offers, speak of the rites and ceremonies of the ancient church. Little or no distinction is observed between those rites and practices, which have the testimony of the earliest and best ages, and of the universal church for their observance, and those which are of later and more doubtful origin, and were only partially observed by some particular church. An instance of this is even found in the advertisement to the second volume, above quoted. We are persuaded that an accurate attention to the subject, and due discrimination, should have led the writer to speak with more reserve on the practice of administering the Holy Communion to infants, and to the dying and insensible. Was this practice of the most remote antiquity? was it universal in its observance ? was it universally continued down to a late period, or early abandoned, as if the Church had some doubts of her authority for it? Without the least hint as to the existence of the doubts which might arise from any one of these points, the practice is broadly brought forward as one of the universal church in her very first foundation by the apostles. The same may be said of what is somewhere stated in these Tracts on the early rite of Chrism; and the same on their statements regarding the fasts and festivals of the Church. These, it is well known, are many of them of very late and modern origin; with the exception of the Lord's day, and the seasons of Easter and Pentecost, none can claim an apostolical authority, and many of those now observed by our own Church are of comparatively very recent date ; yet one hears these observances brought forward, as if they were all equally authorised by the united marl.s and characters of catholicity, and apostolical authority, and winterrupted observance. We point out these things, assuredly not in a spirit of captious exception, but in a spirit of caution, lest the doctrines exbibited in these Tracts should meet with needless prejudice from their admixture with what is exceptionable. We would not have an occasion given, to those who seck occasion, for saying that the great doctrines of primitive truth and order lead their supporters into an indiscriminate fondness for ceremonial observances, as if it were necessary that traditions and ceremonies must never be changed “ according to the diversity of countries, times, and men's manners,” in direct opposition to the 34th Article of our Church; or, (to use the admirable words of the Preface to the Book of Common Prayer, which bears this title, “Of Ceremonies, why some be abolished, and some retained :") as if it were not true that " Christ's gospel is not a ceremonial law, (as much of Moses' law was,) but it is a religion to serve God, not in bondage of the figure or shadow, but in the freedom of the spirit; being content only with those ceremonies which do serve to a decent order and godly discipline, and such as be apt to stir up the dull mind of man to the remembranc. of his duty to God, by some notable and special signification, whereby he might be edified.” Let us entreat these writers to bear in mind that the very best horse may be ridden too far. We would also ask them (if really so small a matter may seem worthy of attention) to dispense with the little piece of affectation whereby each Tract is dated on some festival. This departure from the usual mode is quite uncalled for ; it can do no good, and may do harm. Again ; we would suggest some alteration, so as to obviate the difficulty of finding out each Tract, when, at the end of the year, they are bound up into a volume. Either the pages should follow consecutively throughout, or the number of each Tract should be printed at the head of each page, for the purpose of easier reference.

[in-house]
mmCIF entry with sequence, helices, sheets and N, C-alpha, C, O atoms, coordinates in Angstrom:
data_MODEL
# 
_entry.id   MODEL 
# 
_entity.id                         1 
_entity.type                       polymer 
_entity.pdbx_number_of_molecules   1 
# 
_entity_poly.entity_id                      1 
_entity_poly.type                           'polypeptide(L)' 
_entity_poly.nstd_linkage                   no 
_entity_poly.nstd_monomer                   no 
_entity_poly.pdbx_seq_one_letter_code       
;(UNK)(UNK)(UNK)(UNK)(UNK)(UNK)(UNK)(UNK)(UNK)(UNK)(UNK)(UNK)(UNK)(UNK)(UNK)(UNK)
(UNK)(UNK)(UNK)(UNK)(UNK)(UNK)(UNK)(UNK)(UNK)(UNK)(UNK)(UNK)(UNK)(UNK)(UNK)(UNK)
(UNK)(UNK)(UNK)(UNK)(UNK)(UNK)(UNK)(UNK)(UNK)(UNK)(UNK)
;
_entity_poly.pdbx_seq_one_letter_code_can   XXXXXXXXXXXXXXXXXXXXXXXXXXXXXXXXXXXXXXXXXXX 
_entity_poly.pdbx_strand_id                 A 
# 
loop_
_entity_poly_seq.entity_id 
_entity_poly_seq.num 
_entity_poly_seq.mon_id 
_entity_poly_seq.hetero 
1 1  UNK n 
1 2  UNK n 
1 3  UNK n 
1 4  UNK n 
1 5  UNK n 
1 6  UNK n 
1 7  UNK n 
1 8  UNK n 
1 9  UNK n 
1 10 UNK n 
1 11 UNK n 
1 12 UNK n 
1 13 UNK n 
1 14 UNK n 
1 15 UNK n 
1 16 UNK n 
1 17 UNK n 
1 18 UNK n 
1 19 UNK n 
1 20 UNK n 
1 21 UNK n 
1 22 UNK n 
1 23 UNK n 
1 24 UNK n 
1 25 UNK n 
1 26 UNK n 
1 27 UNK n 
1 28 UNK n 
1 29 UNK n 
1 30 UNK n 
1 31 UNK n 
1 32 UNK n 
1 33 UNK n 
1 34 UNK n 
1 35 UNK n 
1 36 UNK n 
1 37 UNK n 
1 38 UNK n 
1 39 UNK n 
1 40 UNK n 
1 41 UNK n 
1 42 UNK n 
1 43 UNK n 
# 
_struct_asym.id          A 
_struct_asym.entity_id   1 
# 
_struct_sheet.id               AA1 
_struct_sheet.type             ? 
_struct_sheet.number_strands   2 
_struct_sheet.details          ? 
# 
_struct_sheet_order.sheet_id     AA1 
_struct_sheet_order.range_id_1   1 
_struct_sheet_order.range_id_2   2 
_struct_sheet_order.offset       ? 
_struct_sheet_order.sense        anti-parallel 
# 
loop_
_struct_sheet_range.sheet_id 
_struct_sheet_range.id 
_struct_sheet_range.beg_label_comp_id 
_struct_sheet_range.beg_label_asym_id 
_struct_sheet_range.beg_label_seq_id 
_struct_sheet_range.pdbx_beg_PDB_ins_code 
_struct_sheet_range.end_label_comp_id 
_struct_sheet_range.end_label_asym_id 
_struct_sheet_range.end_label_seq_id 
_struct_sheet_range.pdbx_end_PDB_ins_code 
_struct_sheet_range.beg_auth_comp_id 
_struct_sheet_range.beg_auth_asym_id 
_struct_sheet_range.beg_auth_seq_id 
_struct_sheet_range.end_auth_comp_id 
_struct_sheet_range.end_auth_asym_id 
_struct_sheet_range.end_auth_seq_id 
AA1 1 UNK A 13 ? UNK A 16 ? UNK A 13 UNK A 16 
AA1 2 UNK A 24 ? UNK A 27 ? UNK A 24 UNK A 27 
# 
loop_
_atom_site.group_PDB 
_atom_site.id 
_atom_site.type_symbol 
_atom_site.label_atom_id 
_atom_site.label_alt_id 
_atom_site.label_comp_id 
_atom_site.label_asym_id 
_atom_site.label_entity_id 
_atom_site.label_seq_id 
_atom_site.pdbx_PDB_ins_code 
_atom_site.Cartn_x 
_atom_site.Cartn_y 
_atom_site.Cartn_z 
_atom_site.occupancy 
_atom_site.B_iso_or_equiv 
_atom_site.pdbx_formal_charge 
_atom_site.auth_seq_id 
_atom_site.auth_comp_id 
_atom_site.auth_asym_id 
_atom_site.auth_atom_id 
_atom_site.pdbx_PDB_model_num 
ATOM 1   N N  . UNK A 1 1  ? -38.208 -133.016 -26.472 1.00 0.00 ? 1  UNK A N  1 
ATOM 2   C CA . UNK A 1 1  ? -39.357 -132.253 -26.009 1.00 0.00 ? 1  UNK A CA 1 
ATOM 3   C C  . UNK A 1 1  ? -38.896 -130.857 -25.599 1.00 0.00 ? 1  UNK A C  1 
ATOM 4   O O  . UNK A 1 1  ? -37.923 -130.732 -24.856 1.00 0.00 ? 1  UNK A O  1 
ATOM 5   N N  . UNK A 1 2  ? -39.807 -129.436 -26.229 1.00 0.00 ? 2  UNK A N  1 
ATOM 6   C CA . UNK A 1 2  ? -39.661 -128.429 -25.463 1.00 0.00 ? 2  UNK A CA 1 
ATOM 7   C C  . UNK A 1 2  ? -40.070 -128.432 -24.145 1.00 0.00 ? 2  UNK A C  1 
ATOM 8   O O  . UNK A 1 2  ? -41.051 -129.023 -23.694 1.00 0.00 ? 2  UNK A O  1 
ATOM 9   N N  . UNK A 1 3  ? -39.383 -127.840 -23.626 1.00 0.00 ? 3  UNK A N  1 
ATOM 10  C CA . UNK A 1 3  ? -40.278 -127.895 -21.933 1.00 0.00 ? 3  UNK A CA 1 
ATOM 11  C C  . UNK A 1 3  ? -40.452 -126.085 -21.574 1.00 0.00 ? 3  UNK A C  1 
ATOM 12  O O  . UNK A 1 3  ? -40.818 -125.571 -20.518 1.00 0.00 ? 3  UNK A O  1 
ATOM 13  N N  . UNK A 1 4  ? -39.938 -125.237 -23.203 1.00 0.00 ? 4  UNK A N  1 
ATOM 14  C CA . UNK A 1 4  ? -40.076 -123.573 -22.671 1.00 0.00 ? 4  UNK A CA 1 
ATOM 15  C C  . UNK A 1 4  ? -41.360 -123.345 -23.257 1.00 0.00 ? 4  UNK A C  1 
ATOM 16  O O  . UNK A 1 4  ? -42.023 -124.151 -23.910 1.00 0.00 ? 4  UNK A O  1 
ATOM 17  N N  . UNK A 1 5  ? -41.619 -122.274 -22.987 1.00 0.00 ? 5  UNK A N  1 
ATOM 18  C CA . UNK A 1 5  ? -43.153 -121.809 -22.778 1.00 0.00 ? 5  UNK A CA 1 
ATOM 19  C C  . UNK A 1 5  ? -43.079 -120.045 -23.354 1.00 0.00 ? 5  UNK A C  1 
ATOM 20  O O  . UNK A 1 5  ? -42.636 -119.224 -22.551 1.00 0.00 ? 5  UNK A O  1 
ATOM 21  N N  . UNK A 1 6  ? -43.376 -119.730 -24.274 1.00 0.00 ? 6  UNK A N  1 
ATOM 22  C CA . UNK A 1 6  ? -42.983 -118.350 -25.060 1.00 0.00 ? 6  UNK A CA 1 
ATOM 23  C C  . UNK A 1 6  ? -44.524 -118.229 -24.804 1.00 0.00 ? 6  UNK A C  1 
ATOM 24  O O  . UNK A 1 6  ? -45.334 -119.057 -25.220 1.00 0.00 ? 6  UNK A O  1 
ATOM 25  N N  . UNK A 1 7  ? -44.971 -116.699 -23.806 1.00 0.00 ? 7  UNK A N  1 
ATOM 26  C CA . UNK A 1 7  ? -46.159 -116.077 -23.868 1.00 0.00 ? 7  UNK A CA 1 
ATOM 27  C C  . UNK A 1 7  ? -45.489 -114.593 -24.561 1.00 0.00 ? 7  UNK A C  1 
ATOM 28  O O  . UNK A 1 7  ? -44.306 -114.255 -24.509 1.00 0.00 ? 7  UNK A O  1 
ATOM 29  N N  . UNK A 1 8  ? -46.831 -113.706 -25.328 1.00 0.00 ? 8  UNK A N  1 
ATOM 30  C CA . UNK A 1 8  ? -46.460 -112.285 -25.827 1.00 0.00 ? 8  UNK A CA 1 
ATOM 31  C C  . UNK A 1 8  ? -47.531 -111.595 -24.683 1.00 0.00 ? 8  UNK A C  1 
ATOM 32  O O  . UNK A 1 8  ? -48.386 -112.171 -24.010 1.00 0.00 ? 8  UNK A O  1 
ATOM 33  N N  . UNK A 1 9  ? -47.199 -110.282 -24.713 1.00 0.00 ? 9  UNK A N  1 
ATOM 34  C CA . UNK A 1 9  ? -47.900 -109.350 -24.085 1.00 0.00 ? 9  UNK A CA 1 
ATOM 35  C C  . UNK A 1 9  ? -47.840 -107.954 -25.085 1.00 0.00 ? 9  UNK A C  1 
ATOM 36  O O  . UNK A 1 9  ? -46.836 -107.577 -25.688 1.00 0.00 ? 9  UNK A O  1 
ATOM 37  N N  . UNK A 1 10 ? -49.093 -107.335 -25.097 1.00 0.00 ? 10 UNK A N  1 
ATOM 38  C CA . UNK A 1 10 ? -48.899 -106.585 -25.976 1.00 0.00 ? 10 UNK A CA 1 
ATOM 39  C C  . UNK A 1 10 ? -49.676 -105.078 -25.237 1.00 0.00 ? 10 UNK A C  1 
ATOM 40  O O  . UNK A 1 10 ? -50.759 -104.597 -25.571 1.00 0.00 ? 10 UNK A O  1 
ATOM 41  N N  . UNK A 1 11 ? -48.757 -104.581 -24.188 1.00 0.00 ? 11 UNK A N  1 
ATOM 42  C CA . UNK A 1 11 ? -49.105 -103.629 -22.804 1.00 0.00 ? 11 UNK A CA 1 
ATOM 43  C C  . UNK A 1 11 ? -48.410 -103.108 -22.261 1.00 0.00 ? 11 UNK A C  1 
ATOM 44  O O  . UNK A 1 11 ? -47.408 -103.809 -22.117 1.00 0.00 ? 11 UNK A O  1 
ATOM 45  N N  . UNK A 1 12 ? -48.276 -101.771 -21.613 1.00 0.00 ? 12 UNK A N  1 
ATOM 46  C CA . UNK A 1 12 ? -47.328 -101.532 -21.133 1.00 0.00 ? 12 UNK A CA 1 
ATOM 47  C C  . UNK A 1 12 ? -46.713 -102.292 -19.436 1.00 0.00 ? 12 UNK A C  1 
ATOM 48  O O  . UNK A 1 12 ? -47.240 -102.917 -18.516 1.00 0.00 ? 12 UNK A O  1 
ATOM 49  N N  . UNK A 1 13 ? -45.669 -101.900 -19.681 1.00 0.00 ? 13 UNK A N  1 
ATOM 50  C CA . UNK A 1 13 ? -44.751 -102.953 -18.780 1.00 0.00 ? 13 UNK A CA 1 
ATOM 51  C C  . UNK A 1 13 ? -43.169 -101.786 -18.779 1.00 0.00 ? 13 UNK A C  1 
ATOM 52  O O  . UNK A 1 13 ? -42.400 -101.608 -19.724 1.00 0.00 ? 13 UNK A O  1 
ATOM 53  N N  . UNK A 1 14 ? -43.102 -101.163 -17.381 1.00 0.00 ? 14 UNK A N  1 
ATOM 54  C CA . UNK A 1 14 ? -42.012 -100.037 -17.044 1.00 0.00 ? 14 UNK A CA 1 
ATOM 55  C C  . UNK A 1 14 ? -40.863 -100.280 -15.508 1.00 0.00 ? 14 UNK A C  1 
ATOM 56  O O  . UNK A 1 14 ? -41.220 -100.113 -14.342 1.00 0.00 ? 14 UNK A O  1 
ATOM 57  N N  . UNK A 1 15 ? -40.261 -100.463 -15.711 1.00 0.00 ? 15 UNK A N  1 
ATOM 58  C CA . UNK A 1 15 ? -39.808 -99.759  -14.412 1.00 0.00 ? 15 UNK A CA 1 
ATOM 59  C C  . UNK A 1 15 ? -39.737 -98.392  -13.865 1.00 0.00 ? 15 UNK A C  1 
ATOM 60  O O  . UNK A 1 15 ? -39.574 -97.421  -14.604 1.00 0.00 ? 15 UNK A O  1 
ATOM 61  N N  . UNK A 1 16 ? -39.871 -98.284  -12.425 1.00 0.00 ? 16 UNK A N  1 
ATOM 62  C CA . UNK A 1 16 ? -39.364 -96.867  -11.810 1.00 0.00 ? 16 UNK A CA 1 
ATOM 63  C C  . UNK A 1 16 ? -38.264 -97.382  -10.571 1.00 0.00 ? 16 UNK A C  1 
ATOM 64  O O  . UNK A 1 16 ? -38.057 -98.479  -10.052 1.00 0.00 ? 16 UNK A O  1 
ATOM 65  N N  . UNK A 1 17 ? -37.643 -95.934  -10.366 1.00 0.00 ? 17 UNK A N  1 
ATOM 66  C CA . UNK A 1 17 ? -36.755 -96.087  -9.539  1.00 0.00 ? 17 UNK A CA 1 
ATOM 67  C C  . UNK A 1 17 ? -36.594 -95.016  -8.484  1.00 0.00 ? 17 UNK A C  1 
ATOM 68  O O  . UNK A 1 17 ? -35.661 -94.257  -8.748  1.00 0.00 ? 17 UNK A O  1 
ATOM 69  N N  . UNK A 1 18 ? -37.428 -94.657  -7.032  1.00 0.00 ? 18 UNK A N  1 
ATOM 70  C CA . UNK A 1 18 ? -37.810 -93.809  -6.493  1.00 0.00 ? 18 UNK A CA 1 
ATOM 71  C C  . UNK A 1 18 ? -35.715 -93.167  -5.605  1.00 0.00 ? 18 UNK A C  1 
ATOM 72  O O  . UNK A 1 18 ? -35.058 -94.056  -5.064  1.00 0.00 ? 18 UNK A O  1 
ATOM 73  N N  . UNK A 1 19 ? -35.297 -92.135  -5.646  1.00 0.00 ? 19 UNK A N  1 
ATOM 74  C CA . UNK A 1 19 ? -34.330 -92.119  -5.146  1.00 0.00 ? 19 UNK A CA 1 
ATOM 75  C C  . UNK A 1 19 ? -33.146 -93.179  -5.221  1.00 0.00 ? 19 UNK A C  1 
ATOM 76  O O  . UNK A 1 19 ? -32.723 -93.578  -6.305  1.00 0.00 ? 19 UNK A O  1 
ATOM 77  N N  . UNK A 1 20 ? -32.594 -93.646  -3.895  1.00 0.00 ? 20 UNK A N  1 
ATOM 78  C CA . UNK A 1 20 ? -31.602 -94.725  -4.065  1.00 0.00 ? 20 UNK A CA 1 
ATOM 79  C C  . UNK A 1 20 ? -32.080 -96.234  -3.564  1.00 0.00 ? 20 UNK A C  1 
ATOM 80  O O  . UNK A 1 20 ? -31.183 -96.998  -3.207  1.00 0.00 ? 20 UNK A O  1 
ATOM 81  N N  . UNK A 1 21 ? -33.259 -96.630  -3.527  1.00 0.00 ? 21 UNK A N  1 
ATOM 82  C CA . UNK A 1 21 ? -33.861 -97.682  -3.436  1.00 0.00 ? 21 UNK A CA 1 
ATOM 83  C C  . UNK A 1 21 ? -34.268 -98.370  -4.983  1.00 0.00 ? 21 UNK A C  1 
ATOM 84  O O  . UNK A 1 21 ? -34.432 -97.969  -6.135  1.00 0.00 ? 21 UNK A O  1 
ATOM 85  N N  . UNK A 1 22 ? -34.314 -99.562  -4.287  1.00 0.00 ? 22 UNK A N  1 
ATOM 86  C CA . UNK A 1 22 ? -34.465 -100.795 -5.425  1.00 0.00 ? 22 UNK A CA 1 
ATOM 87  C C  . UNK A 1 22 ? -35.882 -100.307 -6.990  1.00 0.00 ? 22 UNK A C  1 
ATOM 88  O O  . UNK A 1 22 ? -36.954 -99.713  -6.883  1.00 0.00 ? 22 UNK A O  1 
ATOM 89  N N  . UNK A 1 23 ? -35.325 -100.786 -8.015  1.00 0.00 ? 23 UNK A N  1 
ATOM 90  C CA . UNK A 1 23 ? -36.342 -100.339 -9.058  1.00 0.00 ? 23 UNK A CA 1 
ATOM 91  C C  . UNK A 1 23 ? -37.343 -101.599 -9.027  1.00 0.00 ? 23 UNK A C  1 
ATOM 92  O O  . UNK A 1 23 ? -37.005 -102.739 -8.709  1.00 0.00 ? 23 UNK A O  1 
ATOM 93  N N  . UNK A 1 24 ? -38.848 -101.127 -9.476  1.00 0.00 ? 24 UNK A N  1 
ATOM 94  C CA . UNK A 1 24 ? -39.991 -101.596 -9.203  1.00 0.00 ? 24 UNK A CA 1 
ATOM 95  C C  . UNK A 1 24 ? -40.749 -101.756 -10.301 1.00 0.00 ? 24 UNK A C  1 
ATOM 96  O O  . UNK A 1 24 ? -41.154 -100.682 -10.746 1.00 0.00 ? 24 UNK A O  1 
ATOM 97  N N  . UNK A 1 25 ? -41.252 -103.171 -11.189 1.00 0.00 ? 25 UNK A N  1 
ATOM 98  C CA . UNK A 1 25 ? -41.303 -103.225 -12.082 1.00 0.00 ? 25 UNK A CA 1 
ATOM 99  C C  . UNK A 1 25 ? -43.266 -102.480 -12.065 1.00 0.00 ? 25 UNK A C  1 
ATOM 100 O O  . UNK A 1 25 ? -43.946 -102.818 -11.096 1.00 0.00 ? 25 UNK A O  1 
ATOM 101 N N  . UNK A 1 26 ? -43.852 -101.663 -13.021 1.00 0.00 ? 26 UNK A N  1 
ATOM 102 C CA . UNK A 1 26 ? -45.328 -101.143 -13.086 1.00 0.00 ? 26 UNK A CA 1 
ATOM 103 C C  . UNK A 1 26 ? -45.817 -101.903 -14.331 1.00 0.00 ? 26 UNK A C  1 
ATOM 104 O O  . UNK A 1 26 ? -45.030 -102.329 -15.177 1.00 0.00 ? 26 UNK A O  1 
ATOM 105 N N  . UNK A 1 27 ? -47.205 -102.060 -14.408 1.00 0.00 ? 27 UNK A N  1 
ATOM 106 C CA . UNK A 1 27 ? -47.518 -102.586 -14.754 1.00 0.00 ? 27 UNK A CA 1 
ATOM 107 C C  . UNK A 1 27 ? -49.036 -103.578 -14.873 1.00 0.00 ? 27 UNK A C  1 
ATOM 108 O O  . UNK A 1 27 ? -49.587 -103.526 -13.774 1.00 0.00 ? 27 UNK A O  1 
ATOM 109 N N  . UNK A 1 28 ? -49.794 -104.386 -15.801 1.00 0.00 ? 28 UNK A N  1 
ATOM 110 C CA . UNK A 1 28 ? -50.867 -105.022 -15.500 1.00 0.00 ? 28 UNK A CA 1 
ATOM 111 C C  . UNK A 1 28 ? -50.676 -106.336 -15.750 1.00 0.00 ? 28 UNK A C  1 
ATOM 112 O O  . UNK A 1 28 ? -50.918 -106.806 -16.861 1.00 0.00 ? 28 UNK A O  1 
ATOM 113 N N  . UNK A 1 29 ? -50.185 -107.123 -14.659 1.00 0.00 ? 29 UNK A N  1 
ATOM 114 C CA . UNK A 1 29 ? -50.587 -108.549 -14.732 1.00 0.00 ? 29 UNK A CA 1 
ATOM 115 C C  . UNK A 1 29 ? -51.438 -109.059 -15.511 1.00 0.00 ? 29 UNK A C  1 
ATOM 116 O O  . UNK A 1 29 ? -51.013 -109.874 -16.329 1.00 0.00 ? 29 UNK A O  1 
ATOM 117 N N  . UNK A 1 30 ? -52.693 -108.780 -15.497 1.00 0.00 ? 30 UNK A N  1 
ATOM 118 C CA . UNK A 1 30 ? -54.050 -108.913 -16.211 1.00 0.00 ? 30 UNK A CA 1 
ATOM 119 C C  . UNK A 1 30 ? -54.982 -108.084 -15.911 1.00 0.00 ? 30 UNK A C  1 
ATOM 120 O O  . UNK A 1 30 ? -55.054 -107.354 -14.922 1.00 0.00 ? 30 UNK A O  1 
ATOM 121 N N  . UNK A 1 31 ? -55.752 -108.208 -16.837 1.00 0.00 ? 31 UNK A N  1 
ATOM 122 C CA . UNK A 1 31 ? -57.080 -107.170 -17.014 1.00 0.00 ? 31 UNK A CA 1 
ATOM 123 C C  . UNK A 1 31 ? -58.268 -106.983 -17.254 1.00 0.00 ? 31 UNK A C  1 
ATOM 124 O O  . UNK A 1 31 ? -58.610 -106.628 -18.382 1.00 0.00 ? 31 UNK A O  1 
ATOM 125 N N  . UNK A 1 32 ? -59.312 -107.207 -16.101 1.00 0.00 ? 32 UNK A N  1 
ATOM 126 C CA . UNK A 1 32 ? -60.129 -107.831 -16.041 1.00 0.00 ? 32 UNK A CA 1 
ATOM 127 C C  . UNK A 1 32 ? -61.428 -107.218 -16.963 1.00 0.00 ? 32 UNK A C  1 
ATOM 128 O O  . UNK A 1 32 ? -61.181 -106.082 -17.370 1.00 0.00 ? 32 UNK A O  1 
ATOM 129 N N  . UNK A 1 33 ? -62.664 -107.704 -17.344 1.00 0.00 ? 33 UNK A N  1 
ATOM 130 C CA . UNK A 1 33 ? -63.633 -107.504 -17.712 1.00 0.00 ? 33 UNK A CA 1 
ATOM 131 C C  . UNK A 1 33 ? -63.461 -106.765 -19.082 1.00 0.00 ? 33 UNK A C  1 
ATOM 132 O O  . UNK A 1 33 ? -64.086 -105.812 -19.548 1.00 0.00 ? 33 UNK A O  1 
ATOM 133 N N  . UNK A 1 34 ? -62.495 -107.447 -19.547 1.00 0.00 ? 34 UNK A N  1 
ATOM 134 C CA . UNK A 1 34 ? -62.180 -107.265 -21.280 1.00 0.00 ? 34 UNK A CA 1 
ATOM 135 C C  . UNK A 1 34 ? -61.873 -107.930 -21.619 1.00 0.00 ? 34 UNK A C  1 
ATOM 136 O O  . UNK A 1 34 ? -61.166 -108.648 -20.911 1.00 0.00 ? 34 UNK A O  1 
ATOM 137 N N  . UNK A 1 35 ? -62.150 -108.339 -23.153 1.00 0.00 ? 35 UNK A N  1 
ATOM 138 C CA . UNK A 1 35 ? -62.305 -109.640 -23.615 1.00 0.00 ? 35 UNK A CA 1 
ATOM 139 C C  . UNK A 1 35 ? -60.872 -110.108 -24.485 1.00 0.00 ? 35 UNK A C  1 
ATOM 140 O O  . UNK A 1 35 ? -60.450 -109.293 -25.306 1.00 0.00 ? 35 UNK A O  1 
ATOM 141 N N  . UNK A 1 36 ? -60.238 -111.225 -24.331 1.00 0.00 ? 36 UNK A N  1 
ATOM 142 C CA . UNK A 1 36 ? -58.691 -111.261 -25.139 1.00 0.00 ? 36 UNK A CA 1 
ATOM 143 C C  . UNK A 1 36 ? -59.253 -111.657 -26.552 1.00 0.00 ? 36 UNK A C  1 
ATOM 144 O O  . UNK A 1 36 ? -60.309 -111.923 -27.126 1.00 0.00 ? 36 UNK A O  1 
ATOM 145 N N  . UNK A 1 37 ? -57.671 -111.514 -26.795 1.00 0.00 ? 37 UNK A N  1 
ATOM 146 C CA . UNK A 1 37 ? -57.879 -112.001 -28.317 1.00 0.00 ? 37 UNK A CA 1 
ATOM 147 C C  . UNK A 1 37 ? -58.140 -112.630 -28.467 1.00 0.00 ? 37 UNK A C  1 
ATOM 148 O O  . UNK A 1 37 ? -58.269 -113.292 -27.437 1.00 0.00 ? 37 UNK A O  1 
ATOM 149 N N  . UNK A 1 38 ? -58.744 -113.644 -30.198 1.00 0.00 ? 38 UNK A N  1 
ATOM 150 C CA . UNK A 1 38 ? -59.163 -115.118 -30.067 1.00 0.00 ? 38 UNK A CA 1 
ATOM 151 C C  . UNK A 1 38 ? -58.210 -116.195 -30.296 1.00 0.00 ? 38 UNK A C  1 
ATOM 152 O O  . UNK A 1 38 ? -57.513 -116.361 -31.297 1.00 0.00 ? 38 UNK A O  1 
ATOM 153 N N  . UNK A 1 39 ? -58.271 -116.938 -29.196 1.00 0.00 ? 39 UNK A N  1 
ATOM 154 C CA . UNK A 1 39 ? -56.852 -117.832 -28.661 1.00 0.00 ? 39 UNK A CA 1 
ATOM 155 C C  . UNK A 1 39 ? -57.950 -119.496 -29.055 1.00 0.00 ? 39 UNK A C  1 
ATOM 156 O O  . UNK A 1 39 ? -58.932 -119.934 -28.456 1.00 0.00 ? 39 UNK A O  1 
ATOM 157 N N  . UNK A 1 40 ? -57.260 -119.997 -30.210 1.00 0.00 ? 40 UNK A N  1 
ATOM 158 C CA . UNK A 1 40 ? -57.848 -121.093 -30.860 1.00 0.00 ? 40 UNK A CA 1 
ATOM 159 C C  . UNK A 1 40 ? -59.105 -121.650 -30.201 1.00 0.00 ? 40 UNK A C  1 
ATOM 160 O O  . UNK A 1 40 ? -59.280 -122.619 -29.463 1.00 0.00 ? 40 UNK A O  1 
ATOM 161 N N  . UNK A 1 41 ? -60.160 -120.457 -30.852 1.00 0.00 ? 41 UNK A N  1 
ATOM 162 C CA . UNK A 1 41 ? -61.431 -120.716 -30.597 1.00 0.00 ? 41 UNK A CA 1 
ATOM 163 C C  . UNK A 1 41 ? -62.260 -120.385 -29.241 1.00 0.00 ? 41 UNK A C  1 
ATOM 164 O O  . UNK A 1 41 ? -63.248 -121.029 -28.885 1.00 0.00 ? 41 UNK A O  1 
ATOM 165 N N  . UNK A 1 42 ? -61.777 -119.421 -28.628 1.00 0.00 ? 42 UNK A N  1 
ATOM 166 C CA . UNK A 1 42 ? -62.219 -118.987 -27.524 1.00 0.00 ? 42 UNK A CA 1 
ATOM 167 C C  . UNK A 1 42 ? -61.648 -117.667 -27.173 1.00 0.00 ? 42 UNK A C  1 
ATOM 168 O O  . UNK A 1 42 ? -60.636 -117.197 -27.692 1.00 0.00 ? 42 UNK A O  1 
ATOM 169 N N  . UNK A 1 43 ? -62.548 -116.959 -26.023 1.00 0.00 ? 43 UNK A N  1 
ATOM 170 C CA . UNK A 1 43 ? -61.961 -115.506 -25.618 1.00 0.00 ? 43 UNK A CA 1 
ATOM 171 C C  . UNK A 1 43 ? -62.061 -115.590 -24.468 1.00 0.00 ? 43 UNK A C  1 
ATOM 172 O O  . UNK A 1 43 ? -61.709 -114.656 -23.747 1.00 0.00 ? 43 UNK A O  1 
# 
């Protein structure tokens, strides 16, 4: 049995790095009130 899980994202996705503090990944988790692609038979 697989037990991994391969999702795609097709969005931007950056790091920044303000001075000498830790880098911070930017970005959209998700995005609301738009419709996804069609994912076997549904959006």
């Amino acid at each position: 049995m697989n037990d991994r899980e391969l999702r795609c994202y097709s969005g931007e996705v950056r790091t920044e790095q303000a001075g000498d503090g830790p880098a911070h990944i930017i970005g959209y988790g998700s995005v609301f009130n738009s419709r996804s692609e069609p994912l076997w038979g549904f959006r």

We have thus, not without great reluctance, felt ourselves called upon to make these objections; we have now the more agreeable work of pointing out the merits of this undertaking. Where, however, there is so much which is excellent, we can only bring together briefly a few observations on the subjects treated of, and would earnestly recommend our readers to have recourse to the work itself. The four “Letters on the Visible Church" are of peculiar excellency; they at once go to the very root of sectarianism, by showing how unscriptural is the dogma which sets up an invisible church, and then supposes that communion with this non-existent body excuses our separation from the one holy catholic church, founded by the apostles, and to which the name and attributes of the body of Christ belong in Scripture. The last of these Letters admirably gives an answer to those who fear lest this doctrine of the holy catholic church should unchurch the Dissenters, or place them“ without the pale of salvation ;" and shows that a true faith is not inconsistent with the most enlarged benevolence. And this whole subject is then unanswerably followed up by the Tracts "On the Kingdom of Heaven,” and “ The Catholic Church a Witness against Illiberality.” The two Tracts headed“ Via Media" are on a kindred subject, and of similar excellency. The apostolical succession and the divine institution of Episcopacy, and the ancient liturgical forms of christian worship, will here be found illustrated from the deepest researches into primitive times; while in “The Records of the Church," some of the most precious remains of early christian teaching and christian history will be found restored, as it were, to light and life out of the dust of antiquity.

But the most important Tracts, in our estimation, are Nos. 67, 68, 69, entitled, “Scriptural Views of Holy Baptism,” accompanied by an elaborate Preface and Notes. The author of these Tracts is the Rev. E. B. Pusey, B.D., Regius Professor of Hebrew. object of the writer is to show that much of our existing theology, especially many parts of it which are highly popular, had its origin in Zuingli and the Swiss school, and that their system is decidedly a rationalistic system. Hence he goes back to a system which he proves

The great